The money comes from 2Enable Partners and Hyperplane Venture Capital, and the Cambridge, Massachusetts-based company will use it to grow its team and bring the powers of voice customization to customers in gaming and social spaces.
“Visual skins” are in-game items which customize a character’s appearance, and they’ve been around for a very long time. They are the primary source of revenue for many games including Epic Games’ wildly successful Fortnite.
The analogous “voice skins” — which give those characters custom voices — have been a highly requested gaming feature. Modulate’s team has created true voice skins by utilizing adversarial deep neural networks alongside classical audio processing techniques. That lets players effectively customize their vocal cords while retaining full control over their emotion and inflection.
But Modulate’s founders believe their technology has an even greater significance than meeting this long-standing feature request.
“Online communities let us engage with people and ideas — or, in the case of video games, whole new worlds — without any preconceptions,” said Mike Pappas, CEO of Modulate, in a statement. “Until now, you were forced to use your real voice, shattering the freedom promised by these spaces and preventing some people from feeling safe using voice chat at all.”
He added, “Voice skins are fun to use, but what’s even more important is how they let you determine how you want to sound, which will allow more people to participate ever more deeply in these digital communities in the future. And of course, voice technology is expanding to every aspect of our lives, not just video games, so we foresee this technology having far-reaching effects across almost every industry as we continue to grow.”
John Huysmans, managing director at 2Enable Partners, was excited about Modulate’s potential to have a lasting impact on vocalization in gaming and other forms of media.
Modulate is not John’s first time investing in the space. He was also an early investor in Harmonix, the creators of Rock Band and Guitar Hero.
“The management team of Mike Pappas, Carter Huffman, and Terry Chen have continuously impressed us with their depth of understanding of the required technology, route to market, and its impact on the digital world,” said Huysmans, in a statement. “Their clear vision and desire to constantly seek advice and input from industry experts greatly enhances Modulate’s ability to succeed. Voice skins will undoubtedly create a new inflection point for how we interact in the digital world.”
Modulate’s voice skins will be available through select platforms via Modulate’s real-time software development kit (SDK). Users will be able to alter their voices nearly instantaneously. Some platforms will offer a variety of Modulate’s standard voices; others will choose to work with Modulate to design custom voices that precisely match a character or vision. Users will then have the freedom to swap between any of these voices or even mix and match them, designing a style that’s uniquely their own.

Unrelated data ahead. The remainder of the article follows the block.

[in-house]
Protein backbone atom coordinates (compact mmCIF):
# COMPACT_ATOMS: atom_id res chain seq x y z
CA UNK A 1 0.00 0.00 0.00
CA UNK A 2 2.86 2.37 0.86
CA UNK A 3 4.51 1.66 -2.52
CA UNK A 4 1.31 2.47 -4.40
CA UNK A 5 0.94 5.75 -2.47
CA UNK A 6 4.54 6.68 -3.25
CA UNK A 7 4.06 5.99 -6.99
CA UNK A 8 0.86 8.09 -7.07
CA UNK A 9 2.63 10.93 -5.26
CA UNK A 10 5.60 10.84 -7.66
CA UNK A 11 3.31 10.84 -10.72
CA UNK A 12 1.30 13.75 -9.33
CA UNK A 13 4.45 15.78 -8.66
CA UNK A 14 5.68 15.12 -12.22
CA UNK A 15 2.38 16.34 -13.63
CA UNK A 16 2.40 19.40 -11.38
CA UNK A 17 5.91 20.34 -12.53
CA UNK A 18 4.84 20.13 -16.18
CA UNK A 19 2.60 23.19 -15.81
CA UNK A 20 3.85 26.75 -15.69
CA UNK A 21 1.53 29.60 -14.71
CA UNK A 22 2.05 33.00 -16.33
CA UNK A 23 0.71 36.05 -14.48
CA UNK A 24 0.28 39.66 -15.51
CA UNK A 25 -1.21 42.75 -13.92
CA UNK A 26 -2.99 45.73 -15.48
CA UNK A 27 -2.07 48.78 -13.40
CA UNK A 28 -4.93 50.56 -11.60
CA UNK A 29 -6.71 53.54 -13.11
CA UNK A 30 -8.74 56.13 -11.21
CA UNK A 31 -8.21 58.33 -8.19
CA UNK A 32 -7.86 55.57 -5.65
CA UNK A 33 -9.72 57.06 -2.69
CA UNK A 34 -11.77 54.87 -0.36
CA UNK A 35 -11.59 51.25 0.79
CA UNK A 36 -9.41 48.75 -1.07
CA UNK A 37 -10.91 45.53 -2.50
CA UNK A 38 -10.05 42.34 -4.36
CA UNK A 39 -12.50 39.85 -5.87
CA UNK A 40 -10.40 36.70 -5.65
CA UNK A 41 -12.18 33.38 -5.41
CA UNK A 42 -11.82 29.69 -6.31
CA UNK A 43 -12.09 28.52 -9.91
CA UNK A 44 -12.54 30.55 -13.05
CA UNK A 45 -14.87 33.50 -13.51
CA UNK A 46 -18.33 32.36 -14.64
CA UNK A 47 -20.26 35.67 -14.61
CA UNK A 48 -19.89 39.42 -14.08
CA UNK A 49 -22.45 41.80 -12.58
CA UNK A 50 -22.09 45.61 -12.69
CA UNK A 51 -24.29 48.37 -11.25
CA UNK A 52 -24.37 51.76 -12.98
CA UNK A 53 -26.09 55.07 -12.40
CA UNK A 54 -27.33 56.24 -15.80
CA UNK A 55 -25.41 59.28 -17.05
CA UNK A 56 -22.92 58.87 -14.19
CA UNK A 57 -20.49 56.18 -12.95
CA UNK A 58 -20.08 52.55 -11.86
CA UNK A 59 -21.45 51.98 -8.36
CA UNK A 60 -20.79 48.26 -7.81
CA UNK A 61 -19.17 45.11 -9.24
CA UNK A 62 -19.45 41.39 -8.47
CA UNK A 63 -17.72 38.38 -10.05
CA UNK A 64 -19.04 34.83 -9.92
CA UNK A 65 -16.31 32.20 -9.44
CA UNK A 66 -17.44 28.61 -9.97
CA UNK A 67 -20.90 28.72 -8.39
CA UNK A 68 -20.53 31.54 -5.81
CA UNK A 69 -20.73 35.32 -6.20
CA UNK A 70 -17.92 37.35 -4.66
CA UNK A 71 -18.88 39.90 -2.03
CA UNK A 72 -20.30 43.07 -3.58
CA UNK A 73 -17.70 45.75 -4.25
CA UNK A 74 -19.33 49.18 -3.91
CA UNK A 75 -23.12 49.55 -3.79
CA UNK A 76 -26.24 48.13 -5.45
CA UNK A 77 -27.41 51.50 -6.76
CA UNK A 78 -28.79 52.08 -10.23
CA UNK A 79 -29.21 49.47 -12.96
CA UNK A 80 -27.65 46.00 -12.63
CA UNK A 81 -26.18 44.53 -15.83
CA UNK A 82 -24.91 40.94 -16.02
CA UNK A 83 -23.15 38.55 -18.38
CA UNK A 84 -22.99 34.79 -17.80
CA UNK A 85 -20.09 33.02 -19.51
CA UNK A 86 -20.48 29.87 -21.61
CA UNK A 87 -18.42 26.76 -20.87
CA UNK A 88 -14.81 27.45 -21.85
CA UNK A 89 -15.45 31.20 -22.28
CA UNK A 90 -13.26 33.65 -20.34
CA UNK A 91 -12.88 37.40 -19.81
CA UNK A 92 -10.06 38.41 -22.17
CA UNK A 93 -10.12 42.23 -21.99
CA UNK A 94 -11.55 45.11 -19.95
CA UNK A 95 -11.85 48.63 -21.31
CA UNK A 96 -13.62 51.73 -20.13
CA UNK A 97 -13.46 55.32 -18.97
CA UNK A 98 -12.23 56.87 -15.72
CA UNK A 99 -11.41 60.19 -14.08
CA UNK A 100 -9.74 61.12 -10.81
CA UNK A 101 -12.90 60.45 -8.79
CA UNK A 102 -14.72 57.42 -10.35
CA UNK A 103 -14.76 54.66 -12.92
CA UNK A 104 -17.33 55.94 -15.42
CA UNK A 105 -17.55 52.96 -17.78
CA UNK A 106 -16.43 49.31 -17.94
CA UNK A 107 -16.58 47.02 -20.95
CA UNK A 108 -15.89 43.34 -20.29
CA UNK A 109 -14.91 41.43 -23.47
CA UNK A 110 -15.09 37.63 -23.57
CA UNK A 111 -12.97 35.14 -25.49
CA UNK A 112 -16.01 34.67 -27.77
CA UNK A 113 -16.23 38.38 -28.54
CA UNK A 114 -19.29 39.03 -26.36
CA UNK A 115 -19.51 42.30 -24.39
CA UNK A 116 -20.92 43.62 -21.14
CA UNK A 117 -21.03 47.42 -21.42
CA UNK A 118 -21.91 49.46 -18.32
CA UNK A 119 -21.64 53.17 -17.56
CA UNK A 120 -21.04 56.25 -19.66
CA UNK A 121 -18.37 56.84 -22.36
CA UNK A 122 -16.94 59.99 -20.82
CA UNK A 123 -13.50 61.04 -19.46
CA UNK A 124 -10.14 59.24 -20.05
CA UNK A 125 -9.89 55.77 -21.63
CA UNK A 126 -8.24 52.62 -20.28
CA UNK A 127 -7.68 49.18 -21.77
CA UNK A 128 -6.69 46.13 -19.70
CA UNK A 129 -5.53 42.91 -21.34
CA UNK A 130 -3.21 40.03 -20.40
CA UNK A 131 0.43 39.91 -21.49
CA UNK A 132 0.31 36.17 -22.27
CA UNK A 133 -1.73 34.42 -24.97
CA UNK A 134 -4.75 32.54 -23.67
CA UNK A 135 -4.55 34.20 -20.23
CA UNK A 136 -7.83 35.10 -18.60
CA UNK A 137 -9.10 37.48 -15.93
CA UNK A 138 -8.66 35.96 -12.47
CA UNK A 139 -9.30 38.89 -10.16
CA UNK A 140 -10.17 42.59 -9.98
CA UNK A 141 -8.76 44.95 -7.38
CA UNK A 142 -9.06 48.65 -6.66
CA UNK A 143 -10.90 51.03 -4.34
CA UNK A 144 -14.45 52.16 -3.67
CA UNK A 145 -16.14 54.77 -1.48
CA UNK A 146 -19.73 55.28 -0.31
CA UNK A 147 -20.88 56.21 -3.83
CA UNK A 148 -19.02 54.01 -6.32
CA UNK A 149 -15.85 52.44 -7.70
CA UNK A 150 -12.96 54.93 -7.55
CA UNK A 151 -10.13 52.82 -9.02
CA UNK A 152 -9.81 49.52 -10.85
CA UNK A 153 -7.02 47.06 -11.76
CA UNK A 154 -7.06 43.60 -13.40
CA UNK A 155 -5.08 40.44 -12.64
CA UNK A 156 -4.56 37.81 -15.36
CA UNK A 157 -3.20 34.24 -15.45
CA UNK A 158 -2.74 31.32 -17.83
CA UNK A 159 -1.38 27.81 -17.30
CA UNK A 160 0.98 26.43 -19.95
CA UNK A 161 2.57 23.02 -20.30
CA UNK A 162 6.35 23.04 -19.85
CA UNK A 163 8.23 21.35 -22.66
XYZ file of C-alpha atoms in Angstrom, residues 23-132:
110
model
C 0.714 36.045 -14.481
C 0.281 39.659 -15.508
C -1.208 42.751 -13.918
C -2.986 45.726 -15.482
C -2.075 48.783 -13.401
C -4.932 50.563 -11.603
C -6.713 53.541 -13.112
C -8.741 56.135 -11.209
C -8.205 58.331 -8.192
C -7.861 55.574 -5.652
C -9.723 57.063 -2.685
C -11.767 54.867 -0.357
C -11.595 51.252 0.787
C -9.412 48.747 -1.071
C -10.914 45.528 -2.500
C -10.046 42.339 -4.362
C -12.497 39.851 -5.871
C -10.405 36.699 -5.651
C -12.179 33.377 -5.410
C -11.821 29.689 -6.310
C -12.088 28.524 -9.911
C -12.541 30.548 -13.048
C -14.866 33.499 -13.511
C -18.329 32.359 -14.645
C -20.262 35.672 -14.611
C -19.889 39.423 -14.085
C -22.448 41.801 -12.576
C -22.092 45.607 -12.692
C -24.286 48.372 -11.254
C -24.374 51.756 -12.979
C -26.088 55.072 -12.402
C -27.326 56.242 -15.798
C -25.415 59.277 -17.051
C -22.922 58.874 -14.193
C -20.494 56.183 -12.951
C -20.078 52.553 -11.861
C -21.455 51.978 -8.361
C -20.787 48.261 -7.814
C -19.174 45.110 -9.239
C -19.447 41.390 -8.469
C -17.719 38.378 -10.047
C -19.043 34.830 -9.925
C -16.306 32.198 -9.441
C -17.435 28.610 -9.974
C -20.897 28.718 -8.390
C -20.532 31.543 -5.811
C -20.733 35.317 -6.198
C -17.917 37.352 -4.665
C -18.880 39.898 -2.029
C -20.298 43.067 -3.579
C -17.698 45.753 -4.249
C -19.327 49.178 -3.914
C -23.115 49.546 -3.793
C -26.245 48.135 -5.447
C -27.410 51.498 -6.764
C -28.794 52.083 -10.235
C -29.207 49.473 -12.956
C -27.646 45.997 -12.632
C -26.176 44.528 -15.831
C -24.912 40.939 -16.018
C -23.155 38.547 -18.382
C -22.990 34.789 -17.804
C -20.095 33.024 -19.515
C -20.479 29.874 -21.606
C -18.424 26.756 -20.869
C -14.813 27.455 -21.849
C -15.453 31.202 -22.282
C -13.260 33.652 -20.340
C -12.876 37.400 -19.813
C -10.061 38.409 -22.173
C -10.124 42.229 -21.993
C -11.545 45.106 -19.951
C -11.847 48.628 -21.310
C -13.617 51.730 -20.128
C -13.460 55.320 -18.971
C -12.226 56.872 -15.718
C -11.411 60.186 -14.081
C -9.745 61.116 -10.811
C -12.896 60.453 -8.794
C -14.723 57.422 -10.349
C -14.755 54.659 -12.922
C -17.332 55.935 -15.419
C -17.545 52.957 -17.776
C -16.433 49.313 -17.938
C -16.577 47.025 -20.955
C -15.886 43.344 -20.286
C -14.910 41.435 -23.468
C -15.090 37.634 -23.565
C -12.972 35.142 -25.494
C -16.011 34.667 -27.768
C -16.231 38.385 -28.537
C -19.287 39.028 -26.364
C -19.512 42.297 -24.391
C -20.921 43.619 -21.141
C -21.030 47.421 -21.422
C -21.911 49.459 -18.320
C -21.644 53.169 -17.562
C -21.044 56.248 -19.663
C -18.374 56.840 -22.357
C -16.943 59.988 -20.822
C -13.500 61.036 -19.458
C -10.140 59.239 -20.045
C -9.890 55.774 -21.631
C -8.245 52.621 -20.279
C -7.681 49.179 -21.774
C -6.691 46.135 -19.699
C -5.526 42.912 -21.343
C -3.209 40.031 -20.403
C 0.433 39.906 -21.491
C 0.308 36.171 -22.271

“Modulate is about creativity and freedom, not impersonating others,” said Modulate chief technology officer Carter Huffman, in a statement. “We’ve built ethical safeguards into our company from the ground up, from how we distribute our technology, to how we select the voice skins to offer, to watermarking our audio for detection in sensitive systems.”
Modulate’s key innovation is a novel application of deep learning style transfer, leveraging the potential of generative adversarial networks. Combining these techniques with a world-class understanding of audio signal processing allowed Modulate to overcome the limitations of either individual approach and produce high quality voice skins that sound completely natural. In addition, the voice skins work across different accents and even transcend languages, making this technology usable across the globe within a remarkably short period of time.
The founders were inspired by the success of visual style transfer techniques in apps such as Prisma. Applying these techniques to audio produced unintelligible results, but they eventually succeeded. Huffman conceived of Modulate in 2015 and incorporated it in the fall of 2017. Pappas also joined as founder, and Terry Chen, vice president of audio, also helped get the company off the ground.